It happens more and more that people, known and (not yet) known to me inform me about statues. Very often friends and family on holiday, sending me a picture of an equestrian statue or sculpture with the question: where are we? Just a nice little game.
But sometimes it happens that someone sends me a picture (or even better: pictures from all sides) of an equestrian statue and the information about the date of erection of the statue and the name of the sculptor, that I did not know so far. As it happened yesterday to me, a statue in Georgia of queen Tamar. In Mestia, a part of that country that I did not visit in June this year. A reward for these people is that I publish their pictures on this website with their names.
A two weeks trip to Poland gave me the opportunity to photograph some new statues and sculptures.
Very special was the ‘Pegasus and Amor’ sculpture in Wroclaw from 1914 by Theodor von Gosen. And once again I was impressed by the Jan III Sobieski statue in Gdansk from 1898 by Thaddeus Baracz.
The website has been updated.
A trip of two weeks to Armenia and Georgia resulted in many new pictures of equestrian statues in these countries. Some statues were very special. I liked the one in Poti (Georgia) of Tsotne Dadiani with an eagle on his shoulder most. Although not a statue but a sculpture I would like to mention also the impressive Saint George by Zurab Tsereteli in his birthplace Tbilisi in Georgia. Worth mentioning is that the statues in Yerevan, the capital of Armenia, were very well documented. Each of the five equestrian statues there had a sign with (also in english) the name of the rider, the date of inauguration and the names of the sculptor and the architect. Never seen that before. It was also clear that both countries were christened with the sword in the one hand and the holy cross in the other. See for instance the statue of Mamikonian in Gyumri and of Ashot II in Ljevan.
The website has been updated with the pictures.
Since March I have travelled through Germany, Switzerland, Italy, Sweden and Russia. Most of the trips were not meant to photograph new statues, but nevertheless I could make pictures of quite a number of statues. They are on this website now.
In Russia I realised once again that it is one of the few countries in the world that honour their poets and writers with a statue, but none of them rides a horse. Given the endless series of more or less identical and mostly boring Lenin statues, I am glad that he has never been portrayed on a horse. But how long will it be before there is an equestrian statue of President Putin? He has been pictured already riding a horse stripped to the waist.
Good news is that, a few months ago, my book on equestrian statues (From Marcus Aurelius to Kim Jong Il) has been sold out. More or less to my surprise as I did not spend much time and effort on the promotion of the book. There is apparently room for books on this topic. A new book? Who knows.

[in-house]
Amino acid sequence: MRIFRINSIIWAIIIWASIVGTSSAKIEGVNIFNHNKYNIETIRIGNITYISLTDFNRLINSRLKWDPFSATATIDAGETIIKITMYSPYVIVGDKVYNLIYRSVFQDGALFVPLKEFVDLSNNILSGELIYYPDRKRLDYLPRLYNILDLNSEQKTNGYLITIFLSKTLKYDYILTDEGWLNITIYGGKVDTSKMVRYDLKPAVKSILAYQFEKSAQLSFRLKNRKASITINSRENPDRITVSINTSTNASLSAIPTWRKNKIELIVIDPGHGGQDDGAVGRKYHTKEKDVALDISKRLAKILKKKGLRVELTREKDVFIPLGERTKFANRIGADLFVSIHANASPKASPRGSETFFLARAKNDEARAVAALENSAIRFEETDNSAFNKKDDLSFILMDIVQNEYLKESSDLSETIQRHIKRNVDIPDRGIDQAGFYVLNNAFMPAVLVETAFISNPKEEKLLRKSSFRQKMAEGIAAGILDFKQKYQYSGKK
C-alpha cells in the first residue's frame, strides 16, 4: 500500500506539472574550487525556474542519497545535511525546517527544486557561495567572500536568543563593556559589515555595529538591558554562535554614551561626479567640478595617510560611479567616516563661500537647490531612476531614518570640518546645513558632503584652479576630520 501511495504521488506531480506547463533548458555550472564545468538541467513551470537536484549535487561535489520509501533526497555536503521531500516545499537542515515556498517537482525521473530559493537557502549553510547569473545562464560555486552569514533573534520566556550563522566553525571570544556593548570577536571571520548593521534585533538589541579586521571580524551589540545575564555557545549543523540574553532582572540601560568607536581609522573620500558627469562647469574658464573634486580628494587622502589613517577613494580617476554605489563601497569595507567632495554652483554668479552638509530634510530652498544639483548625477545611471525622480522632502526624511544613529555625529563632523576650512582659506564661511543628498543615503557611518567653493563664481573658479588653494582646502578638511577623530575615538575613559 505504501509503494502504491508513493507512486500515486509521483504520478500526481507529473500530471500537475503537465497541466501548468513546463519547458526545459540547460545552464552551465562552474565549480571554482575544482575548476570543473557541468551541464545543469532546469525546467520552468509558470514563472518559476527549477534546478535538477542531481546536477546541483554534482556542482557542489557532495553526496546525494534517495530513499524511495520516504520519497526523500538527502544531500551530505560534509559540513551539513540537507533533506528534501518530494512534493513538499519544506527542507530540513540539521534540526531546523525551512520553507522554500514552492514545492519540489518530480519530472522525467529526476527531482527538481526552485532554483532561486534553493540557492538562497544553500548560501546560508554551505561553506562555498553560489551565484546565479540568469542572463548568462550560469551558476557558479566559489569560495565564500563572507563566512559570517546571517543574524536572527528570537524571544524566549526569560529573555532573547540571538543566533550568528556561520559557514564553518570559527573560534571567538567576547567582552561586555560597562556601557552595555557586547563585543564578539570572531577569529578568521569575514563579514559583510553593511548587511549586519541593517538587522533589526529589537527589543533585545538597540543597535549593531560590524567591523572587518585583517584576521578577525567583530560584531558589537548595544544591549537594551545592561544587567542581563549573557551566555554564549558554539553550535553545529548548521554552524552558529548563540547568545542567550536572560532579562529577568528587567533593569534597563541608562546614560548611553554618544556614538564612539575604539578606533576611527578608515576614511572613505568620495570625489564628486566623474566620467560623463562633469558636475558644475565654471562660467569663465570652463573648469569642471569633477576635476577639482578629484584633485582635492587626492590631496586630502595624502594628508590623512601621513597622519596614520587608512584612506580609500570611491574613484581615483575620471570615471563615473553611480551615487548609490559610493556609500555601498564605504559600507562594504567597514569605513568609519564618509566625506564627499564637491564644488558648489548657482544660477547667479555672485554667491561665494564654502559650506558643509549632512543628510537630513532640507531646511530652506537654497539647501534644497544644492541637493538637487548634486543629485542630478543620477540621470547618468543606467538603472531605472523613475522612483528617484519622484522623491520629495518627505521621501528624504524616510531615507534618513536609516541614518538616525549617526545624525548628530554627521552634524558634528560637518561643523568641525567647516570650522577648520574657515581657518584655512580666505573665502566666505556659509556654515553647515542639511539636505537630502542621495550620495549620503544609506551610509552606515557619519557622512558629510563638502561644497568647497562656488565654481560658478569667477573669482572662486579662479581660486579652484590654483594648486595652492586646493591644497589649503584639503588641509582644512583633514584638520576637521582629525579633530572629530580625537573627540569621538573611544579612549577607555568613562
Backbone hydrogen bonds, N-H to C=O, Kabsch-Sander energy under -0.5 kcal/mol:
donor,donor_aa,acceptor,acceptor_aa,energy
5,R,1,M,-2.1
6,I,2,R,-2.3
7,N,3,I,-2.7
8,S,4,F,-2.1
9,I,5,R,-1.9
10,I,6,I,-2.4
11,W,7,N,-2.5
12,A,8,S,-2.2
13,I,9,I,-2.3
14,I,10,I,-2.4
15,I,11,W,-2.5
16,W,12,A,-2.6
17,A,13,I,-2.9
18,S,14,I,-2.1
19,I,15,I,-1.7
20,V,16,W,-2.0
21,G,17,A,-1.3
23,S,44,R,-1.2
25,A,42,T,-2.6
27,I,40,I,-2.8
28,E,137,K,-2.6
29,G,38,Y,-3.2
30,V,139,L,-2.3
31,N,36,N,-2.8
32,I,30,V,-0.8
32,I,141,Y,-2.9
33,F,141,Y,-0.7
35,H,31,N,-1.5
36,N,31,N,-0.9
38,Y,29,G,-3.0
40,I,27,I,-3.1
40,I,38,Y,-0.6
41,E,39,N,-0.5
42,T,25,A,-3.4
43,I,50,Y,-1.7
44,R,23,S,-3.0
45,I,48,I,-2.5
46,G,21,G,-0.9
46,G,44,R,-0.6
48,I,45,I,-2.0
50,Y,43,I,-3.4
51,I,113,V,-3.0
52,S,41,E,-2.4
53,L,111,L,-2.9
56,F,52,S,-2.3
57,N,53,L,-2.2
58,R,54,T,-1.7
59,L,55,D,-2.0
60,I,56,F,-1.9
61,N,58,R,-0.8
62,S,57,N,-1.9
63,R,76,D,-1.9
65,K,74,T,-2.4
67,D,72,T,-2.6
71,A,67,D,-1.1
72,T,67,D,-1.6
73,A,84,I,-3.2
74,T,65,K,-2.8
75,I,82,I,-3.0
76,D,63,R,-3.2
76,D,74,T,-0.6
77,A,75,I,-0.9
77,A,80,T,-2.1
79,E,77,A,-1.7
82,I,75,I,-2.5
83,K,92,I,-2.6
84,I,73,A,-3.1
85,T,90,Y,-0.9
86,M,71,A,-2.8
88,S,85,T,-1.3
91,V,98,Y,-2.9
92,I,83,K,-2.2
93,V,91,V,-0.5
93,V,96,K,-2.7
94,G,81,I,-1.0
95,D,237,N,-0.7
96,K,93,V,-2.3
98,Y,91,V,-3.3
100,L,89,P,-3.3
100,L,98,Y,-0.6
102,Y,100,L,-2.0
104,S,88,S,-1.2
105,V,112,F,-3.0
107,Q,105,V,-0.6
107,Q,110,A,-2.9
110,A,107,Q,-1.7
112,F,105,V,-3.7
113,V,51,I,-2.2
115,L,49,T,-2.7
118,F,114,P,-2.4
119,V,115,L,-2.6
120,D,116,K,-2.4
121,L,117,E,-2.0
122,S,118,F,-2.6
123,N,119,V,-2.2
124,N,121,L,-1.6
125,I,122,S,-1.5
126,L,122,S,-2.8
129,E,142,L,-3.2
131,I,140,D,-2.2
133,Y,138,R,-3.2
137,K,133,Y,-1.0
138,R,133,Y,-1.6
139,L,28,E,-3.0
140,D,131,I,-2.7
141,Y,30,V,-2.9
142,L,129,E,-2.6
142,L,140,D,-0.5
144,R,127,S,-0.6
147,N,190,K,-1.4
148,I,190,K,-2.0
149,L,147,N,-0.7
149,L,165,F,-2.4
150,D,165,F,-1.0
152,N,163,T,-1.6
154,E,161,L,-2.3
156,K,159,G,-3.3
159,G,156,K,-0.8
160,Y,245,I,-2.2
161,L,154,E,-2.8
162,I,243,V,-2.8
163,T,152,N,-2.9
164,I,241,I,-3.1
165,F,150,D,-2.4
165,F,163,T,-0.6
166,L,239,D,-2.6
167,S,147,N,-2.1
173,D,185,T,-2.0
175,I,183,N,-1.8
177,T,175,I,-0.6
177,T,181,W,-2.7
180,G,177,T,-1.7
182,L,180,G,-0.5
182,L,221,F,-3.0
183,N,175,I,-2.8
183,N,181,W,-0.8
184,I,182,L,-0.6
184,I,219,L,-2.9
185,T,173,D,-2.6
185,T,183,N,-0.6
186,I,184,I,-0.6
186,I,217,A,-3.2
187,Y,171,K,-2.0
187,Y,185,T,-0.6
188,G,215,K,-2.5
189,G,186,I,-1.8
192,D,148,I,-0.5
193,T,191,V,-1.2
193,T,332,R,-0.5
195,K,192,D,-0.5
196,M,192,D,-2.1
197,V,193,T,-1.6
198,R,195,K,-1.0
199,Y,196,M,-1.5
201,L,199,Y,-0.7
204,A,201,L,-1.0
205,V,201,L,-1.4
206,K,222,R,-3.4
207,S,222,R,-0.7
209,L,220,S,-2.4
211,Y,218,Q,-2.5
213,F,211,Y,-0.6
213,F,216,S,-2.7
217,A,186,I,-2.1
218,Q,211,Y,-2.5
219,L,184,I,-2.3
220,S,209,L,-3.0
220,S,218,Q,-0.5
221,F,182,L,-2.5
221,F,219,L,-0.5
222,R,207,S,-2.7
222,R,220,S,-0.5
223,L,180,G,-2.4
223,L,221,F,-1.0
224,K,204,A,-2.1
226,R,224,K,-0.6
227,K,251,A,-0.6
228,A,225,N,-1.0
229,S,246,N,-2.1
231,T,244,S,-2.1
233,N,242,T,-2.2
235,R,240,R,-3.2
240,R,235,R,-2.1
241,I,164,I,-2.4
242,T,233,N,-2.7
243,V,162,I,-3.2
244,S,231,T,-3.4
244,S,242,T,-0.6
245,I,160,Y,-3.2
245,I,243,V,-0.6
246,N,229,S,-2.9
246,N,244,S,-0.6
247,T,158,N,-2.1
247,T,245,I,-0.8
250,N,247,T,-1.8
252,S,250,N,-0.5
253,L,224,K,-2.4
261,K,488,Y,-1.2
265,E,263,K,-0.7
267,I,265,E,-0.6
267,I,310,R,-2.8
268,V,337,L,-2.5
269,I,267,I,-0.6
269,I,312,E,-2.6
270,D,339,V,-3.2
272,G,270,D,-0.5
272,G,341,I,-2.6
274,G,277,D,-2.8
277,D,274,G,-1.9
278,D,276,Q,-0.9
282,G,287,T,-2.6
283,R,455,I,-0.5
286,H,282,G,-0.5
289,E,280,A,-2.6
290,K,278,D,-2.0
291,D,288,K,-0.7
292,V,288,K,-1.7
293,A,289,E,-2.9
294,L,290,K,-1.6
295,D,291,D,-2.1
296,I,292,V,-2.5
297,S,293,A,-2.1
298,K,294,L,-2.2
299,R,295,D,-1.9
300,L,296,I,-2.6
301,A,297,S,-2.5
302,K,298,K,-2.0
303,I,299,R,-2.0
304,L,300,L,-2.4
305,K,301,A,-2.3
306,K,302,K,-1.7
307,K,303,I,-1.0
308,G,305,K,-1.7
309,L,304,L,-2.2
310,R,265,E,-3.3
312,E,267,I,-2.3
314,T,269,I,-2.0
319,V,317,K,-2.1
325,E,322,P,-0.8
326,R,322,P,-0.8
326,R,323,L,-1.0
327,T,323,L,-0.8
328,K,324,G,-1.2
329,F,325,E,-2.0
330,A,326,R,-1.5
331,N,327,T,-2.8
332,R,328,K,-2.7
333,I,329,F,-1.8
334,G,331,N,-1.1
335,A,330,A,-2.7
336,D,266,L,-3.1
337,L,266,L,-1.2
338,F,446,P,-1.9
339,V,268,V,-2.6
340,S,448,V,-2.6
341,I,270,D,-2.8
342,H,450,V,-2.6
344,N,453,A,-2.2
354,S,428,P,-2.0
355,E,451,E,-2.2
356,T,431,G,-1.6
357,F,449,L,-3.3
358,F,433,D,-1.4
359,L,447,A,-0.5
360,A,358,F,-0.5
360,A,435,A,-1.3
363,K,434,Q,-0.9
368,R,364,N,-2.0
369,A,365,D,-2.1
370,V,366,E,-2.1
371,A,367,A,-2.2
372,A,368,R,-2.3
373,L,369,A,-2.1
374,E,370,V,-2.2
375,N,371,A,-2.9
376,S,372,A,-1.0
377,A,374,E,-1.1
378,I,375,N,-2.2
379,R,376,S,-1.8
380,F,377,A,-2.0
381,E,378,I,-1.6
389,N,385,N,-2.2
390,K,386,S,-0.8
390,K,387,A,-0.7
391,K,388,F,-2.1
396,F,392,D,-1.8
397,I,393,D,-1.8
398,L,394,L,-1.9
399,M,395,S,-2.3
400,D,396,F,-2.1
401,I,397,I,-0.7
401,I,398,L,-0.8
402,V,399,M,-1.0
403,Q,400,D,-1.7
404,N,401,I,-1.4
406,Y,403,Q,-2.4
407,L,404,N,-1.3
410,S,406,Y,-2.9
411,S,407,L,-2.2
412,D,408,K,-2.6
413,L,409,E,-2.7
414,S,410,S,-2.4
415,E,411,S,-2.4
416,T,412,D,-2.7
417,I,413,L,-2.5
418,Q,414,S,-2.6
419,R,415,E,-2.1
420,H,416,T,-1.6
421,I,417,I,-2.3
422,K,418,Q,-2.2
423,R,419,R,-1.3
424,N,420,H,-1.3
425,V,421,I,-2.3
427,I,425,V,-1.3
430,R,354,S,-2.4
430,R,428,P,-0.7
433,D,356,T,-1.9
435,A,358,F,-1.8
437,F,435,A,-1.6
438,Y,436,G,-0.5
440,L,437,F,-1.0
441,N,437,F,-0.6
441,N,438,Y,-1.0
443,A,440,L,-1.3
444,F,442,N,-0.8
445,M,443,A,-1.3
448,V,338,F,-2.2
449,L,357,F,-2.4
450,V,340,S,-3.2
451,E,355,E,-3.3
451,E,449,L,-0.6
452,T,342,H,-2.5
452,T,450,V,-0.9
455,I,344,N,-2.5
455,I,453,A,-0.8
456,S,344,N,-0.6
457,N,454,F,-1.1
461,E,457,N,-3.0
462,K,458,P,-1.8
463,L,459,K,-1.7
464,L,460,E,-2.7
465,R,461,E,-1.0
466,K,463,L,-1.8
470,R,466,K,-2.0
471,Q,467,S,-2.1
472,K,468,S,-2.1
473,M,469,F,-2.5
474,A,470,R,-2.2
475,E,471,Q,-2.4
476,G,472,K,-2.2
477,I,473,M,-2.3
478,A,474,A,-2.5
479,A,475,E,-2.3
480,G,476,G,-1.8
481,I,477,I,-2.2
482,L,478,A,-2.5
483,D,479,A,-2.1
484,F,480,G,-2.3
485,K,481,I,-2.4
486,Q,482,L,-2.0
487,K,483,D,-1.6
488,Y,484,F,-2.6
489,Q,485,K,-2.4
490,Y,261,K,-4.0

We spent last weekend in the beautiful medieval towns of Mechelen, Dendermonde and Ghent in Belgium. In Dendermonde and Ghent some nice sculptures of The four sons of Aymon. See this website.
A new equestrian statue will be erected in Weert (The Netherlands). The Dutch sculptor Jos Dirix is working on a statue of Philips de Montmorency, in the Netherlands better known as the Count of Hoorne. He was beheaded in Brussels in 1568, early in the Eighty Years’ war, a revolt of the Seventeen Provinces against Philips II of Spain. The Count of Hoorne was beheaded because of his tolerance to Protestantism. He was condemned by Alessandro Farnese (the Duke of Alba) who was sent by Philips II to the Low Countries to oppress the uprising. See Piacenza in Italy for his marvelous equestrian statue.
A life size bronze sculpture of a Bashkir horseman by the Russian sculptor Alexander Taratynov was presented to the public in Veessen (The Netherlands) on the shore of the river IJssel. The monument commemorates the first Bashkir regiment, which in November 1813 placed a ship-bridge across the IJssel river during the campaign of the Sixth Coalition in The Netherlands against Napoléon.
Time for an update.
The sale of the book has been successful. Within half a year, 93% of the first edition has been sold. Only 20 copies (numbered and signed) are still in stock. Not a bad result. Some people state: the copies of this first edition are going to be collectors’ items. May be.
An unforeseen result is that I came to know many nice and interesting people I did not know before. Book collectors, art lovers, horse owners etc. Even a few people who told me that they intended to write a book on equestrian statues. But now, not any more.
I have received worthwhile input for a second edition of the book (if any) and for this website. No less than 15 new equestrian statues, missing names of sculptors, spelling errors etc. All resulting in an improvement of my data. René and Peter van der Krogt deserve a special mention in this context. They are the editors and owners of the interesting website www.vanderkrogt.net.
Another interesting website that I came to know is www.thehorseinart.nl. This website, built and maintained by Boudewijn Commandeur, gives a fascinating overview of the horse in the art.